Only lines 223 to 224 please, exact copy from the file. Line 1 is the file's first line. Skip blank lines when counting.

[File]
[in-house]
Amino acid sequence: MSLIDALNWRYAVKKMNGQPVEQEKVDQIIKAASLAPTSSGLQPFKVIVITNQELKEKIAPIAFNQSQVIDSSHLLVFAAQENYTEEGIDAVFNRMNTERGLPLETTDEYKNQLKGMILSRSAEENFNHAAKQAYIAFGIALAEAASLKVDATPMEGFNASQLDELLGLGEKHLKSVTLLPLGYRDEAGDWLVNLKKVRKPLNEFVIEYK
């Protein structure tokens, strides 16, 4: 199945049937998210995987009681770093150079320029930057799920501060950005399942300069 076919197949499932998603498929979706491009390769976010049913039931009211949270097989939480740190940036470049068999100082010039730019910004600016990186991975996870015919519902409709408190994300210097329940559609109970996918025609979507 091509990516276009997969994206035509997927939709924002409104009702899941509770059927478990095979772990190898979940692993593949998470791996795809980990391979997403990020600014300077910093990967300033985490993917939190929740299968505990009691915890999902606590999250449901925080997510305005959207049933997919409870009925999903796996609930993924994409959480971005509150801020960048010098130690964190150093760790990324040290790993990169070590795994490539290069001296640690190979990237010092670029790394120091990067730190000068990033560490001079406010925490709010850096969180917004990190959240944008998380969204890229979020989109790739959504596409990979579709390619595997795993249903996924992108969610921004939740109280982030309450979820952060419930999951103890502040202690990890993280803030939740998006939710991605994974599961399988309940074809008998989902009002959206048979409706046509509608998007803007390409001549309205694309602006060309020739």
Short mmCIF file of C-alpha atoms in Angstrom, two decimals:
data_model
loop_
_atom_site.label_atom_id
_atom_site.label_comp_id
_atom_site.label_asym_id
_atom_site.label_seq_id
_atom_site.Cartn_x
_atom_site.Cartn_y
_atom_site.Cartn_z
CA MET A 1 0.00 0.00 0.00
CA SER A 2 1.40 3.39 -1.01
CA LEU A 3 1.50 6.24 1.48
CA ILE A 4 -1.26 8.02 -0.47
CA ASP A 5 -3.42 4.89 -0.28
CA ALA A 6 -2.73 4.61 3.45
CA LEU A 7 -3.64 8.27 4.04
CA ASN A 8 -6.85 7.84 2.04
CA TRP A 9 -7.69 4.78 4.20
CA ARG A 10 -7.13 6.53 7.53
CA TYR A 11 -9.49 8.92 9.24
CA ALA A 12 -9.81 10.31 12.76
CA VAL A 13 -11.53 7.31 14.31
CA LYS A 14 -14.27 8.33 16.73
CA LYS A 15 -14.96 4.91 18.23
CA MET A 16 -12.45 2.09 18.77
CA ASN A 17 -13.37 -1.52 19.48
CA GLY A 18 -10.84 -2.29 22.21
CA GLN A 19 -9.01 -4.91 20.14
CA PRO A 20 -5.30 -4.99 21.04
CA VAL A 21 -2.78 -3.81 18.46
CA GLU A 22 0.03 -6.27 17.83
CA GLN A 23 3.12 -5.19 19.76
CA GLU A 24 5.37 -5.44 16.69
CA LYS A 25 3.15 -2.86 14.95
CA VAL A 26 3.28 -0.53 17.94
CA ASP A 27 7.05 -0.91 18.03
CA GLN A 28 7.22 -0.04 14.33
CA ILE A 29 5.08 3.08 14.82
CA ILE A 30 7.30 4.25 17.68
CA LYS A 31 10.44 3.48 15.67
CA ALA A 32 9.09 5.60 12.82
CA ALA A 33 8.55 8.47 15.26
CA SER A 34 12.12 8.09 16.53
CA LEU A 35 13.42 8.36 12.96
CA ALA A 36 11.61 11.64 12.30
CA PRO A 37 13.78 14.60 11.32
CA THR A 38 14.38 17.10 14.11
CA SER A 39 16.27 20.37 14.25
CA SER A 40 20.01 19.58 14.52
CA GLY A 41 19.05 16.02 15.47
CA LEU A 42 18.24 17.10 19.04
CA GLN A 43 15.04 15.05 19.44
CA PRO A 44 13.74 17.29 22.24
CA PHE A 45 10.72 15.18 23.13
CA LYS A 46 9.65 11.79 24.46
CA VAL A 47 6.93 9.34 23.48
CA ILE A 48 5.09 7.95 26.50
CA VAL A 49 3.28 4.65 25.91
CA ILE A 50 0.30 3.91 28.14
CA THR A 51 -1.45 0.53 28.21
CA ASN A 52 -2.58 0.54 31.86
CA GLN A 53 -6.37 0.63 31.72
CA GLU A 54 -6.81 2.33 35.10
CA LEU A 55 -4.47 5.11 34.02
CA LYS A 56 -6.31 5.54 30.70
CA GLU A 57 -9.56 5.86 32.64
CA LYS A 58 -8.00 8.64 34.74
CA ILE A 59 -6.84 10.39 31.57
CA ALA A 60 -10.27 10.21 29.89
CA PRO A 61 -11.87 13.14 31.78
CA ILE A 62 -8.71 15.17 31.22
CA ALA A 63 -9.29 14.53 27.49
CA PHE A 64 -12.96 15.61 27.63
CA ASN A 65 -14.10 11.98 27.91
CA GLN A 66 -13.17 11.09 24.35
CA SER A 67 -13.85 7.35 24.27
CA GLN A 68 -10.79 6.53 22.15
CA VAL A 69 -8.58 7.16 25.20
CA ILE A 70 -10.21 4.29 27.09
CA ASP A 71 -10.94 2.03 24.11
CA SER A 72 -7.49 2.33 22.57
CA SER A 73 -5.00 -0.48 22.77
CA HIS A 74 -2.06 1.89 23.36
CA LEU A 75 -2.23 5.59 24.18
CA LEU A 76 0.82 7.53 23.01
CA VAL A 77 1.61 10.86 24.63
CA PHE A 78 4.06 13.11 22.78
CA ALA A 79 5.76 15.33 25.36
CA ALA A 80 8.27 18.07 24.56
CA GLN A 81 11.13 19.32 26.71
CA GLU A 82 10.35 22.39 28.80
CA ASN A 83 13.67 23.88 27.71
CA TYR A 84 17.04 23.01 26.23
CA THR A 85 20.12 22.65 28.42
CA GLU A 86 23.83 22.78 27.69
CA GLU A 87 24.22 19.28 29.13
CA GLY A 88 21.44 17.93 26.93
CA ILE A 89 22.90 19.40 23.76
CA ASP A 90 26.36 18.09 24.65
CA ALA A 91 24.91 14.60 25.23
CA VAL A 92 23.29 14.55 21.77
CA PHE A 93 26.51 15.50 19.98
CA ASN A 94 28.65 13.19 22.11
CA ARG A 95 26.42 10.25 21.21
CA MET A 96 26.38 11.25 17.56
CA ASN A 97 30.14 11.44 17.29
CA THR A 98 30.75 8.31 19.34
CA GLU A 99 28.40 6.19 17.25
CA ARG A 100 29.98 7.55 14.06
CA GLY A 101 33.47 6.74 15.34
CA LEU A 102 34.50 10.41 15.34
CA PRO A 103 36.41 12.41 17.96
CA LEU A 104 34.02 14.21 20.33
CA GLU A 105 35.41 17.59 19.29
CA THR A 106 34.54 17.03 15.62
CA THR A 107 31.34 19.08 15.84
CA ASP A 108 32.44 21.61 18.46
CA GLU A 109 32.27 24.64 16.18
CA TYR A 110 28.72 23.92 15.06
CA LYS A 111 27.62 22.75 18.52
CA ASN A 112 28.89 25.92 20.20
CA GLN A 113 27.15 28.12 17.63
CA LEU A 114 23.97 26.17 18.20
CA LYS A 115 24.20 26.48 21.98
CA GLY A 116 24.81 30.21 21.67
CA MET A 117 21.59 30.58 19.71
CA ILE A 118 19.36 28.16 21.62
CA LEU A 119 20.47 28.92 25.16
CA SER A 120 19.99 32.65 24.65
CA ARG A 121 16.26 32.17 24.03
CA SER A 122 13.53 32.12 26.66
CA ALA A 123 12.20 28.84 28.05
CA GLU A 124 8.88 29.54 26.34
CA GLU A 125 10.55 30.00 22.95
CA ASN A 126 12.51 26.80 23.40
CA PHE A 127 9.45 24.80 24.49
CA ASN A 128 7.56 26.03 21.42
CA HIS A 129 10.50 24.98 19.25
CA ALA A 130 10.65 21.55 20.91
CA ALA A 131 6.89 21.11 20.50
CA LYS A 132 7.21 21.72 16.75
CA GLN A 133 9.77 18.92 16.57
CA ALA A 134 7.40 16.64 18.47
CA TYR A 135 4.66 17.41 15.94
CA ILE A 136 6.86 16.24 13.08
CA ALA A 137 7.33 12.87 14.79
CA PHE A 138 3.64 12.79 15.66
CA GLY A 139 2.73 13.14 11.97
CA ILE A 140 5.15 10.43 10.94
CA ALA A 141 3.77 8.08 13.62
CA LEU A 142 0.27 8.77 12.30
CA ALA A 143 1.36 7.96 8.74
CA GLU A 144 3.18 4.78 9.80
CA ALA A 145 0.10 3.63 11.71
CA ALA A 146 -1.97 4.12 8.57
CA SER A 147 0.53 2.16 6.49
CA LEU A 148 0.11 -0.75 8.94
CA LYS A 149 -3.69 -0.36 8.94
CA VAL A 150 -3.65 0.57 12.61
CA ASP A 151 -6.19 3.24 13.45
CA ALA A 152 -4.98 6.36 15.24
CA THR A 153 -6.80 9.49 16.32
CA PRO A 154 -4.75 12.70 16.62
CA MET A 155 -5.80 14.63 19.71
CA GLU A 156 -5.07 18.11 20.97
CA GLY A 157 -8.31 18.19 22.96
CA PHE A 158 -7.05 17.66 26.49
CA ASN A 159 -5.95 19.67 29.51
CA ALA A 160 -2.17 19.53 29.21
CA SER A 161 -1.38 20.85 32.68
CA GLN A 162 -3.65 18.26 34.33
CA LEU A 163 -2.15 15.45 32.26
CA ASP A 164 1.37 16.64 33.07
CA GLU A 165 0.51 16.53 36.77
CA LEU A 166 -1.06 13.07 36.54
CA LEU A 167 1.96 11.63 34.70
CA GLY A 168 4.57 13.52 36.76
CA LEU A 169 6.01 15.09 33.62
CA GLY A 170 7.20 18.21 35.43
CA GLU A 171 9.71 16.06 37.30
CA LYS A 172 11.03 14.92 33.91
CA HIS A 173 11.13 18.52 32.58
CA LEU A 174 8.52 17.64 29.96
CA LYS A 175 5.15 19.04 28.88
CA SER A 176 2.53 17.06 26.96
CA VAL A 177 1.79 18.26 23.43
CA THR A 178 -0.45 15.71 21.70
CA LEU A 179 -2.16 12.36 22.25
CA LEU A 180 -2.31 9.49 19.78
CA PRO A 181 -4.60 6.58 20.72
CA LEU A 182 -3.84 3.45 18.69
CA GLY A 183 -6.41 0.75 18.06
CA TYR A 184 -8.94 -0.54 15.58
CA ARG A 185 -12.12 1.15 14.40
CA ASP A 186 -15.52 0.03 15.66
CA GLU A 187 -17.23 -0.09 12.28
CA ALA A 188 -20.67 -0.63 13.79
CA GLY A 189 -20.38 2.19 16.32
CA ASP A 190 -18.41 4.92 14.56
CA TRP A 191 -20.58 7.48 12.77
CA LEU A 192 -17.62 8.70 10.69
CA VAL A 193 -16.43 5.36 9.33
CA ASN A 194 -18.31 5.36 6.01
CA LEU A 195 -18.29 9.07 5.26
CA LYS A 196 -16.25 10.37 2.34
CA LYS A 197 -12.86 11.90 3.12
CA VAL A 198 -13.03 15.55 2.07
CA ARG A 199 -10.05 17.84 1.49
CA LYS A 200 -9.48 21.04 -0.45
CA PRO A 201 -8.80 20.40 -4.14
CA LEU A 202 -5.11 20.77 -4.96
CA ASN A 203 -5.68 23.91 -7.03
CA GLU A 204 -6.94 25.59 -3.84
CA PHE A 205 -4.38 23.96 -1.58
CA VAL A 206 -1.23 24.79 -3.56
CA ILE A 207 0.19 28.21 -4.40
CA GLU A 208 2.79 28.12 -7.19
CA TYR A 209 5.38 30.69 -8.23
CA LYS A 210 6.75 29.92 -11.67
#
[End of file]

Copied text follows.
CA LYS A 210 6.75 29.92 -11.67
#